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Journal of Microbiology & Biology Education

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Chemistry -- Study and teaching (Higher) -- Research, Chemistry -- Curriculum -- Assessment, Group work in education, Student-centered learning


Measuring students’ perceptions of active learning activities may provide valuable insight into their engagement and subsequent performance outcomes. A recently published measure, the Assessing Student Engagement in Class Tool (ASPECT), was developed to assess student perceptions of various active learning environments. As such, we sought to use this measure in our courses to assess the students’ perceptions of different active learning environments. Initial results analyzed with confirmatory factor analysis (CFA) indicated that the ASPECT did not function as expected in our active learning environments. Therefore, before administration within an introductory biology course that incorporated two types of active learning strategies, additional items were created and the wording of some original items were modified to better align with the structure of each strategy, thereby producing two modified ASPECT (mASPECT) versions. Evidence of response process validity of the data collected was analyzed using cognitive interviews with students, while internal structure validity evidence was assessed through exploratory factor analysis (EFA). When data were collected after a “deliberative democracy” (DD) activity, 17 items were found to contribute to 3 factors related to ‘personal effort’, ‘value of the environment’, and ‘instructor contribution’. However, data collected after a “clicker” day resulted in 21 items that contributed to 4 factors, 3 of which were similar to the DD activity, and a fourth was related to ‘social influence’. Overall, these results suggested that the same measure may not function identically when used within different types of active learning environments, even with the same population, and highlights the need to collect data validity evidence when adopting and/or adapting measures.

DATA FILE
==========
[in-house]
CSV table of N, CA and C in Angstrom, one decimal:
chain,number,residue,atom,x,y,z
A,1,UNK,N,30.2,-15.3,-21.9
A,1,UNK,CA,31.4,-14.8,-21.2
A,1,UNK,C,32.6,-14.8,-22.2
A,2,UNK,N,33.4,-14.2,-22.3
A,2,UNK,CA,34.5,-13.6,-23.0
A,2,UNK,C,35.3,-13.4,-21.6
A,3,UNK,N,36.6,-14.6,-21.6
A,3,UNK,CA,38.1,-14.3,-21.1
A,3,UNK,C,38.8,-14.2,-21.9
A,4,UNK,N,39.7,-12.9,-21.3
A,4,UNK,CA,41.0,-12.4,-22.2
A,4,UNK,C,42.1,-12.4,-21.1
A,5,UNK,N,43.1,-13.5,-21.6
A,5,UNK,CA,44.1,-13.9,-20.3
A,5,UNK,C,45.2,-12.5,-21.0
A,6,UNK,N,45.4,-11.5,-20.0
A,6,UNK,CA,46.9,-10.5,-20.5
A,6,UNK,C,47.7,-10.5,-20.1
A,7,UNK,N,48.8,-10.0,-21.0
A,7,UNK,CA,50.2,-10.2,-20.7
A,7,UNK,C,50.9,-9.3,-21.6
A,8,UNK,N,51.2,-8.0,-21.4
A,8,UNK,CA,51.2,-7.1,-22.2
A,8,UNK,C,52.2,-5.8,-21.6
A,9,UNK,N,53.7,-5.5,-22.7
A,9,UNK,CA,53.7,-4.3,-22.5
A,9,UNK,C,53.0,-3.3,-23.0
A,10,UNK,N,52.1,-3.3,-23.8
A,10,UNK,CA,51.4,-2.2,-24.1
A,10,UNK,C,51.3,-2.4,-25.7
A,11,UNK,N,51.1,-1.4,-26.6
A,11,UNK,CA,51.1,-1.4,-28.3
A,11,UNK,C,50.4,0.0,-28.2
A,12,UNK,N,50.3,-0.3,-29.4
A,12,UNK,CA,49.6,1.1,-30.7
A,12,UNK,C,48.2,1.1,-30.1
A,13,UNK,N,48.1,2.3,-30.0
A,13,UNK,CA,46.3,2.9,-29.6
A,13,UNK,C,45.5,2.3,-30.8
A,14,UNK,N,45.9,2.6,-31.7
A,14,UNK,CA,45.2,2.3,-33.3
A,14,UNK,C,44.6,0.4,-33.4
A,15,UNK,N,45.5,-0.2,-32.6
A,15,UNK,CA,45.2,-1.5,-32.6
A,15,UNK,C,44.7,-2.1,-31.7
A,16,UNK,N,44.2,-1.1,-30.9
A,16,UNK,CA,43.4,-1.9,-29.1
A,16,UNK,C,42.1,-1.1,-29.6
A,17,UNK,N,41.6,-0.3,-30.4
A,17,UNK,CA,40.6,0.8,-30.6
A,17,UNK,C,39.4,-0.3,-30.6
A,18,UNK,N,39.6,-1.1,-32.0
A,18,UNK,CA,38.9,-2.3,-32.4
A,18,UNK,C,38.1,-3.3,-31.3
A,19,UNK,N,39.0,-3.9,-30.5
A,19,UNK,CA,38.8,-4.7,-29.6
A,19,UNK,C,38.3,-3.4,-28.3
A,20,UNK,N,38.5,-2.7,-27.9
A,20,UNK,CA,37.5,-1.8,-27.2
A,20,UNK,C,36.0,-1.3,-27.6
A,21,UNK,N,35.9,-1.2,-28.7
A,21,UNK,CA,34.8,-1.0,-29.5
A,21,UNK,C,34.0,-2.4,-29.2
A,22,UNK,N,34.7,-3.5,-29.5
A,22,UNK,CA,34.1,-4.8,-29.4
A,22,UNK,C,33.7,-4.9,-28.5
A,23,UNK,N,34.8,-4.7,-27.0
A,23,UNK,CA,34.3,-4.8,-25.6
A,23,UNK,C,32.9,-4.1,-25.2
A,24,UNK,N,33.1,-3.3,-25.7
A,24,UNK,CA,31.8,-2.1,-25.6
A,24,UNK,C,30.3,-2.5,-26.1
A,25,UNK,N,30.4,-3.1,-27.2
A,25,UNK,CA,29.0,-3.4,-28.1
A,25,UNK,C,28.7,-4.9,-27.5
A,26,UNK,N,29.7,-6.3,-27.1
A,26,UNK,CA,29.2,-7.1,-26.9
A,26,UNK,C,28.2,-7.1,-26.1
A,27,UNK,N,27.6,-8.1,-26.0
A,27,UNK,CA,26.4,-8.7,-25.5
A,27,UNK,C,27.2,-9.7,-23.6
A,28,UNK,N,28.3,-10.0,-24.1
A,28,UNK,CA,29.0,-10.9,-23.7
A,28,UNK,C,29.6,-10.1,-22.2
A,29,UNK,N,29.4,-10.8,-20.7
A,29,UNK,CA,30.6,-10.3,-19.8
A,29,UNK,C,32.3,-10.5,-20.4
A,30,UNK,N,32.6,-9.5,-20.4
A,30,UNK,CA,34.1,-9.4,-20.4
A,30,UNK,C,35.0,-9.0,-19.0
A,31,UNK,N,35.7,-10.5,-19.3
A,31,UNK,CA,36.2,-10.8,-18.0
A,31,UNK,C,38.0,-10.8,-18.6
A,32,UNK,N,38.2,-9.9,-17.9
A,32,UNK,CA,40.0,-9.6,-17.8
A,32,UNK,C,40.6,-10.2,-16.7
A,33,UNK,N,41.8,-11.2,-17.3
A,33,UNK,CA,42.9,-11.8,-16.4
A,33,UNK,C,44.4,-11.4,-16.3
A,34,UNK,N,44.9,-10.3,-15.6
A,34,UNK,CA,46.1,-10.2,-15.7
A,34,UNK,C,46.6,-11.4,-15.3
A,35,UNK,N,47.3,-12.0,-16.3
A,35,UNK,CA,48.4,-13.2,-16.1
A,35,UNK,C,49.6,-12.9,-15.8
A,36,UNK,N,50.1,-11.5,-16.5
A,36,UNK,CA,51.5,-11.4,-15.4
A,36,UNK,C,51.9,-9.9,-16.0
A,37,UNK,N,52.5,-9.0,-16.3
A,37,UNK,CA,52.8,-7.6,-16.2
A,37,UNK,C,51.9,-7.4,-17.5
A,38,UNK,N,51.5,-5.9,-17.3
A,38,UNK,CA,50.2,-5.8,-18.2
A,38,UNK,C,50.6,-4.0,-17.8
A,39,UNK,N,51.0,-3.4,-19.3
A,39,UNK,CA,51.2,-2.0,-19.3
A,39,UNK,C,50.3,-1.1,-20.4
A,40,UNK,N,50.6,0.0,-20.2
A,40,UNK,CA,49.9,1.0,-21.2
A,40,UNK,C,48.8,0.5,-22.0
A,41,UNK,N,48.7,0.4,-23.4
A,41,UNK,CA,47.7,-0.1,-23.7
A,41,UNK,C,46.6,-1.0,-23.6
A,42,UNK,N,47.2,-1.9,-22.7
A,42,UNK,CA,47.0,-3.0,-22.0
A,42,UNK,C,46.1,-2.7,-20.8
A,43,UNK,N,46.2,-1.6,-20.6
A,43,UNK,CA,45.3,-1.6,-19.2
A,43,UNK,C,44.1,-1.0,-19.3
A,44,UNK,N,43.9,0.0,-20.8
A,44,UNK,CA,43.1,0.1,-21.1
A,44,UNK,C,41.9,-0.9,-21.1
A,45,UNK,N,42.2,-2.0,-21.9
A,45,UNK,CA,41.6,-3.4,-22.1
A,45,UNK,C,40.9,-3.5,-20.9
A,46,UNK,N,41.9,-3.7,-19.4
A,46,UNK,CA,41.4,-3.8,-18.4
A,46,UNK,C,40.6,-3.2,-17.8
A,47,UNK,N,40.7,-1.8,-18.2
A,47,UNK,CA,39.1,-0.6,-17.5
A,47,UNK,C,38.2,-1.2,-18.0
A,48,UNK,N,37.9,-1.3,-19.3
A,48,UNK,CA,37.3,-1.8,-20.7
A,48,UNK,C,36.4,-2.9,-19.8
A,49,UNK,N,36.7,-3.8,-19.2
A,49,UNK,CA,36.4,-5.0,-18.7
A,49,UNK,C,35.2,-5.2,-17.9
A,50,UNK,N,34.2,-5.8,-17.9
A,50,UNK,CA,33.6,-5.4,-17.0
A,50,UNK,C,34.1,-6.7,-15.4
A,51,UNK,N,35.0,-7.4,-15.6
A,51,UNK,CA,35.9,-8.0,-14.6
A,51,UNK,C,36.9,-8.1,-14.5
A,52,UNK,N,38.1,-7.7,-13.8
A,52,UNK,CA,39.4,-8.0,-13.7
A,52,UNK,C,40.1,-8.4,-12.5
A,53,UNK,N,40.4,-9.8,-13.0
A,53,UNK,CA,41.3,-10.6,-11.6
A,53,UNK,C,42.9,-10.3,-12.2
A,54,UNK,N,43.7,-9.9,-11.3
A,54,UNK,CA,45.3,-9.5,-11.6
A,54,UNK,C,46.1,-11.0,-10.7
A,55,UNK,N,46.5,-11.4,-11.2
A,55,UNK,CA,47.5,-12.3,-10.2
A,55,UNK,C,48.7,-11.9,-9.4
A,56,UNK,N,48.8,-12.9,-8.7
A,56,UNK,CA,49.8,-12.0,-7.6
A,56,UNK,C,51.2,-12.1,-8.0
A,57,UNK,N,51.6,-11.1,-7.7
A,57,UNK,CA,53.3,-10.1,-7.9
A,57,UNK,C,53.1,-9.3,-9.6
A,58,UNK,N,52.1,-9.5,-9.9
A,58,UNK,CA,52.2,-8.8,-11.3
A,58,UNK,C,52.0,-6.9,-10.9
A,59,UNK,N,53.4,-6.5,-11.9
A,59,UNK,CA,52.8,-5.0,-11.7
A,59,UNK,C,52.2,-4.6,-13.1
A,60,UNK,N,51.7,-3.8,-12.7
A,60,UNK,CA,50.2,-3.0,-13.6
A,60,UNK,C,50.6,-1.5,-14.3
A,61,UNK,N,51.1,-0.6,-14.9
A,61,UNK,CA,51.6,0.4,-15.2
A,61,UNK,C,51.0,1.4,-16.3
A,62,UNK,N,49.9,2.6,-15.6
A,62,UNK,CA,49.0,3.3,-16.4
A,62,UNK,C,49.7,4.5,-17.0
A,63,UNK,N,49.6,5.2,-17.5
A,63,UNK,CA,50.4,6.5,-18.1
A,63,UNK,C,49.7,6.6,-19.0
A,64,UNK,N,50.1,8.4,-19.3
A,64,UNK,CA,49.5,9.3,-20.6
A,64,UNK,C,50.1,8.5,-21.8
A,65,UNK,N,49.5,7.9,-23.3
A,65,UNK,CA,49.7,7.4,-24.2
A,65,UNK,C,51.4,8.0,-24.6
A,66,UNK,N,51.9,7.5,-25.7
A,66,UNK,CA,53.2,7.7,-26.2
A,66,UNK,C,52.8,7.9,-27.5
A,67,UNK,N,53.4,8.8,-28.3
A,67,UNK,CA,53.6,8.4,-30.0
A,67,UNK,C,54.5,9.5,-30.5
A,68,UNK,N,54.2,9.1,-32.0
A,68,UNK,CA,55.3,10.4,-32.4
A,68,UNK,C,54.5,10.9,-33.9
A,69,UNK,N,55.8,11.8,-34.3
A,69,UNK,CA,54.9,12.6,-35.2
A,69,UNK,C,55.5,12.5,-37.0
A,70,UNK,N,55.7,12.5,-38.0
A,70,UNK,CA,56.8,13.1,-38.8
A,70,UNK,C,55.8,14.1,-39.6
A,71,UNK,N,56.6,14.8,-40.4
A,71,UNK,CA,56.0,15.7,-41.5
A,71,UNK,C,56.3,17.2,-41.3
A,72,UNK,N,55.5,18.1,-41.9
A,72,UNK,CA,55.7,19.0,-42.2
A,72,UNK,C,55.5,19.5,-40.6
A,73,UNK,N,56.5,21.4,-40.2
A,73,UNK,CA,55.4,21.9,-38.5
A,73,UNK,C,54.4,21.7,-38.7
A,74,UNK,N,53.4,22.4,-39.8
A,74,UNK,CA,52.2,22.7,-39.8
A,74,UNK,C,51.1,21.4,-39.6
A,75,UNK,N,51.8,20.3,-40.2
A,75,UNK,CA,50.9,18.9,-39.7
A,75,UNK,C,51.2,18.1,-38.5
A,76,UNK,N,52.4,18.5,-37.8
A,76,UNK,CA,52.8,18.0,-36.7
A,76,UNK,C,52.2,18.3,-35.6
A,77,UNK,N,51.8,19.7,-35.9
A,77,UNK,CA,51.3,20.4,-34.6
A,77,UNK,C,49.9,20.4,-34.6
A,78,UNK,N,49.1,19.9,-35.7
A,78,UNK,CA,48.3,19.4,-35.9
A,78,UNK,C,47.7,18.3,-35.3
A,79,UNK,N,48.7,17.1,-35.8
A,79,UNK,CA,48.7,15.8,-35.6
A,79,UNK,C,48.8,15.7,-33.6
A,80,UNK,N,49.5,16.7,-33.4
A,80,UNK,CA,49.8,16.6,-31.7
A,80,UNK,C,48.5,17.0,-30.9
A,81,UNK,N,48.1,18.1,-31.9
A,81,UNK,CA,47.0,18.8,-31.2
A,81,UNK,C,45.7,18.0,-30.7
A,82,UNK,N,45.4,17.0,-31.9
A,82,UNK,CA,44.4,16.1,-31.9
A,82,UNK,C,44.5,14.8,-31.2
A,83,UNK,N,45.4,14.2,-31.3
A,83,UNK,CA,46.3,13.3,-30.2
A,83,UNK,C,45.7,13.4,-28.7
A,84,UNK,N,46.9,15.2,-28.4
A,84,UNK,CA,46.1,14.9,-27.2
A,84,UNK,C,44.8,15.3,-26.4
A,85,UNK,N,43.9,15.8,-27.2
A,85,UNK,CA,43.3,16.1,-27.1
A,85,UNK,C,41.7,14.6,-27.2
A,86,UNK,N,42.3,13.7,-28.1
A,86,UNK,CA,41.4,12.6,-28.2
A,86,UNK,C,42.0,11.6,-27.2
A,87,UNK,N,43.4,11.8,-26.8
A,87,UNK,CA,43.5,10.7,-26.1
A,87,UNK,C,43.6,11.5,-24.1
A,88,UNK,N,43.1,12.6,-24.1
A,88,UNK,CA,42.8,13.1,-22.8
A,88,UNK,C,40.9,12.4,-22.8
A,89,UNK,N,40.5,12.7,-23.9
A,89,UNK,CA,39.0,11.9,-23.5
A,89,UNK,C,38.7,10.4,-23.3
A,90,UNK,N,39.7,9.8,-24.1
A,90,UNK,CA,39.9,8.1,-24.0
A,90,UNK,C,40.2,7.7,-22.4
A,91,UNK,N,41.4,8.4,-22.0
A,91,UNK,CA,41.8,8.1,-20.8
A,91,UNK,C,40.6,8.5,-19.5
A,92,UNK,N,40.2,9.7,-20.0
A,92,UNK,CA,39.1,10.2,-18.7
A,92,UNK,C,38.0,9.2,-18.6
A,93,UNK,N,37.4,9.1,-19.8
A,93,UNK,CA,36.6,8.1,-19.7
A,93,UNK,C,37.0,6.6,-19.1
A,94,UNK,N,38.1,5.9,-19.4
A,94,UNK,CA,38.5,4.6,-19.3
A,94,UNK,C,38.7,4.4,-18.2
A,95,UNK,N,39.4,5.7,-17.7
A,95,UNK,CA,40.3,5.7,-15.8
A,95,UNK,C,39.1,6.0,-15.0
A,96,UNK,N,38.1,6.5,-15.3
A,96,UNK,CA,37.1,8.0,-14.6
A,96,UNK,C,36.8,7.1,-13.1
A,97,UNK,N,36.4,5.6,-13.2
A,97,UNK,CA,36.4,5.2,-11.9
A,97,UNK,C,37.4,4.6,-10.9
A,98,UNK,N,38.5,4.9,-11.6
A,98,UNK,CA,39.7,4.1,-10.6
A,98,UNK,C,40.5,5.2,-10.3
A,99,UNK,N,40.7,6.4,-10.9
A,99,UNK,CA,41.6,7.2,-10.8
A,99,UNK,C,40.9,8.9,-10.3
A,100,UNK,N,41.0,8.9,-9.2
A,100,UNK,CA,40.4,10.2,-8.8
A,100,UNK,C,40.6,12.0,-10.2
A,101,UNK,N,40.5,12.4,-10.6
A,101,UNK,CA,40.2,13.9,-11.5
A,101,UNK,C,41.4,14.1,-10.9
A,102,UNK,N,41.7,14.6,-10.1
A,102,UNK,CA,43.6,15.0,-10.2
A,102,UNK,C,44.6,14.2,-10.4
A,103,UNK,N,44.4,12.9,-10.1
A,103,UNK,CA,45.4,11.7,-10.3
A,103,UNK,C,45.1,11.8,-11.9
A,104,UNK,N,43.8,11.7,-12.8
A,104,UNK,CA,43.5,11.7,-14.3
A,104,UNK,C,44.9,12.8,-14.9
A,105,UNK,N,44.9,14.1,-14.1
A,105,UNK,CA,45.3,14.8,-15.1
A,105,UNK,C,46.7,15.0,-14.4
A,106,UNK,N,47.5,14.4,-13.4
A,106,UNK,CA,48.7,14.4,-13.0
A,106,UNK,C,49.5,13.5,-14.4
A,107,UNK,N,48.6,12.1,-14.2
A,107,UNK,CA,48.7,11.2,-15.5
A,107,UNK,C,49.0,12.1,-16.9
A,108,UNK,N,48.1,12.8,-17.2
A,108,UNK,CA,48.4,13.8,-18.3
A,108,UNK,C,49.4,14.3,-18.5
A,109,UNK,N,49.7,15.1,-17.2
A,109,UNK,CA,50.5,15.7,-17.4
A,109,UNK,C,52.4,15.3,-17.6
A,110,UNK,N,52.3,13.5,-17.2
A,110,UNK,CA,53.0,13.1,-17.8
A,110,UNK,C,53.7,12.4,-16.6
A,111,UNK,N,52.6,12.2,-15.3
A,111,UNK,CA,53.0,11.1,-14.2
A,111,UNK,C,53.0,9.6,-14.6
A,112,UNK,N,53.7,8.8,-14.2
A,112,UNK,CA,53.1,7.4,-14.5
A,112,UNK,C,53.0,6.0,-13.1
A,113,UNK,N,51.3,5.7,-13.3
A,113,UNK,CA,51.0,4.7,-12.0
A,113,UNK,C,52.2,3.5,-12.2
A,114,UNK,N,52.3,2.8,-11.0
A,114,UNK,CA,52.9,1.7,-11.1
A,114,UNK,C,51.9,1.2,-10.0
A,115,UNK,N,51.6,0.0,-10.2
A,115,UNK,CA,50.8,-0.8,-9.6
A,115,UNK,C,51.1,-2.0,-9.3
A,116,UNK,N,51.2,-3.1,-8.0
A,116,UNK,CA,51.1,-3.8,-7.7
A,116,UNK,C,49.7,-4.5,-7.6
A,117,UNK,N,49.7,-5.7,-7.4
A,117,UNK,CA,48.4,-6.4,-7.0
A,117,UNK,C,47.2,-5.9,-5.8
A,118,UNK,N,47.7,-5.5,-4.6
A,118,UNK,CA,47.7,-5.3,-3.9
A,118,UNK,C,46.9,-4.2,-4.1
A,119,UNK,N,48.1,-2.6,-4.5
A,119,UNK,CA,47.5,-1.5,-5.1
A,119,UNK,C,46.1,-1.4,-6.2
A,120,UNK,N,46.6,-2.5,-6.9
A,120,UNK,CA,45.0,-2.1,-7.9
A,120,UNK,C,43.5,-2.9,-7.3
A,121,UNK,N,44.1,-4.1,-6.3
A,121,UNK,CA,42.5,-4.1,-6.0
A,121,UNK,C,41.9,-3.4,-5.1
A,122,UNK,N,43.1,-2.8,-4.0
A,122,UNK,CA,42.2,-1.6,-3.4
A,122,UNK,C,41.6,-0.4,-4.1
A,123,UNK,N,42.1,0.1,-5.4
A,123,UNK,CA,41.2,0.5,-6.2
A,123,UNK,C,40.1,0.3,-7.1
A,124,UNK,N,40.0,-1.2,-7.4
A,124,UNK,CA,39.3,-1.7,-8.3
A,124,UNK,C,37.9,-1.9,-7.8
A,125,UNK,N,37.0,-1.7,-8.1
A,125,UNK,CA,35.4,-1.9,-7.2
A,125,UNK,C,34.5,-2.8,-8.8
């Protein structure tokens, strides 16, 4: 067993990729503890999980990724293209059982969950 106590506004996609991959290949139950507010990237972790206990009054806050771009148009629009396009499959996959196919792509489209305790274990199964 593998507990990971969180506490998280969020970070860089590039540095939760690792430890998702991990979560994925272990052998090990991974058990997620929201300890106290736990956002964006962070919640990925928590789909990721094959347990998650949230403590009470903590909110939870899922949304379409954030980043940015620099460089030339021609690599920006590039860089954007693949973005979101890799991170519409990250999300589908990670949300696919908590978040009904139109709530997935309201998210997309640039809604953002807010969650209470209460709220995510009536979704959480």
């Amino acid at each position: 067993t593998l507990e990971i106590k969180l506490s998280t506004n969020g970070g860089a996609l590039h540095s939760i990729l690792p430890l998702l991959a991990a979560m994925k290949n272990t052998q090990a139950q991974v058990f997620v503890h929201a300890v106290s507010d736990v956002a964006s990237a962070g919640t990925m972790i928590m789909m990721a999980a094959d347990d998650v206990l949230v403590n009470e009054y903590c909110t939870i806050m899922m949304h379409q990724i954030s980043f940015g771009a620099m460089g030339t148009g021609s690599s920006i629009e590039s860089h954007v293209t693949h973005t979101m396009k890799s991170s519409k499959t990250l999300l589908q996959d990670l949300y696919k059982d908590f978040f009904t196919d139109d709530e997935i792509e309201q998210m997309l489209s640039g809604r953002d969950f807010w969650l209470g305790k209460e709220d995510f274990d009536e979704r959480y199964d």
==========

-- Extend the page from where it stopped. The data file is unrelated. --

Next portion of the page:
Copyright© 2021 Naibert et al.

This is an open-access article distributed under the terms of the Creative Commons Attribution-NonCommercial-NoDerivatives 4.0 International license.



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